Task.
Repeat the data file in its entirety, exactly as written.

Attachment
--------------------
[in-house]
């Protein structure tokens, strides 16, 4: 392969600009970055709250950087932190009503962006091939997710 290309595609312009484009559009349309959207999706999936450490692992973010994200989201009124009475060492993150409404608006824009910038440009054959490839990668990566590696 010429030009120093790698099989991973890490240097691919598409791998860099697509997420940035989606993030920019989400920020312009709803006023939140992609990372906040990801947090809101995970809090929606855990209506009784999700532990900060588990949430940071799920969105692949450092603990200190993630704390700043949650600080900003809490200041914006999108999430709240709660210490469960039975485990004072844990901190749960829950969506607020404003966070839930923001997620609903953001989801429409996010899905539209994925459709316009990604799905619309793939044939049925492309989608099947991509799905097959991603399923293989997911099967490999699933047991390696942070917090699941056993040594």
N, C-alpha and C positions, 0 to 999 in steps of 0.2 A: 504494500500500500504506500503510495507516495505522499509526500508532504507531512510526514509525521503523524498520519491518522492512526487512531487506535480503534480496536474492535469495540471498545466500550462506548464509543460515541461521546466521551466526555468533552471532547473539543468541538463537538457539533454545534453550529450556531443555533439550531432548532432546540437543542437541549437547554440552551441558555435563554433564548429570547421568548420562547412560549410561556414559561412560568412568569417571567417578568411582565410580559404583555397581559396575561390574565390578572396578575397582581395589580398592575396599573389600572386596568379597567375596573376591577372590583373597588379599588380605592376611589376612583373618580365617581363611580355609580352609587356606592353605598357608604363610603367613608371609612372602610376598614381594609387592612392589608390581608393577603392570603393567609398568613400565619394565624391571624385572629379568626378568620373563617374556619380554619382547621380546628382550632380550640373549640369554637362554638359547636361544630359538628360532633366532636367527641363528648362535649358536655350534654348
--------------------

[in-house]
């Protein structure tokens, strides 16, 4: 392969600009970055709250950087932190009503962006091939997710 290309595609312009484009559009349309959207999706999936450490692992973010994200989201009124009475060492993150409404608006824009910038440009054959490839990668990566590696 010429030009120093790698099989991973890490240097691919598409791998860099697509997420940035989606993030920019989400920020312009709803006023939140992609990372906040990801947090809101995970809090929606855990209506009784999700532990900060588990949430940071799920969105692949450092603990200190993630704390700043949650600080900003809490200041914006999108999430709240709660210490469960039975485990004072844990901190749960829950969506607020404003966070839930923001997620609903953001989801429409996010899905539209994925459709316009990604799905619309793939044939049925492309989608099947991509799905097959991603399923293989997911099967490999699933047991390696942070917090699941056993040594």
N, C-alpha and C positions, 0 to 999 in steps of 0.2 A: 504494500500500500504506500503510495507516495505522499509526500508532504507531512510526514509525521503523524498520519491518522492512526487512531487506535480503534480496536474492535469495540471498545466500550462506548464509543460515541461521546466521551466526555468533552471532547473539543468541538463537538457539533454545534453550529450556531443555533439550531432548532432546540437543542437541549437547554440552551441558555435563554433564548429570547421568548420562547412560549410561556414559561412560568412568569417571567417578568411582565410580559404583555397581559396575561390574565390578572396578575397582581395589580398592575396599573389600572386596568379597567375596573376591577372590583373597588379599588380605592376611589376612583373618580365617581363611580355609580352609587356606592353605598357608604363610603367613608371609612372602610376598614381594609387592612392589608390581608393577603392570603393567609398568613400565619394565624391571624385572629379568626378568620373563617374556619380554619382547621380546628382550632380550640373549640369554637362554638359547636361544630359538628360532633366532636367527641363528648362535649358536655350534654348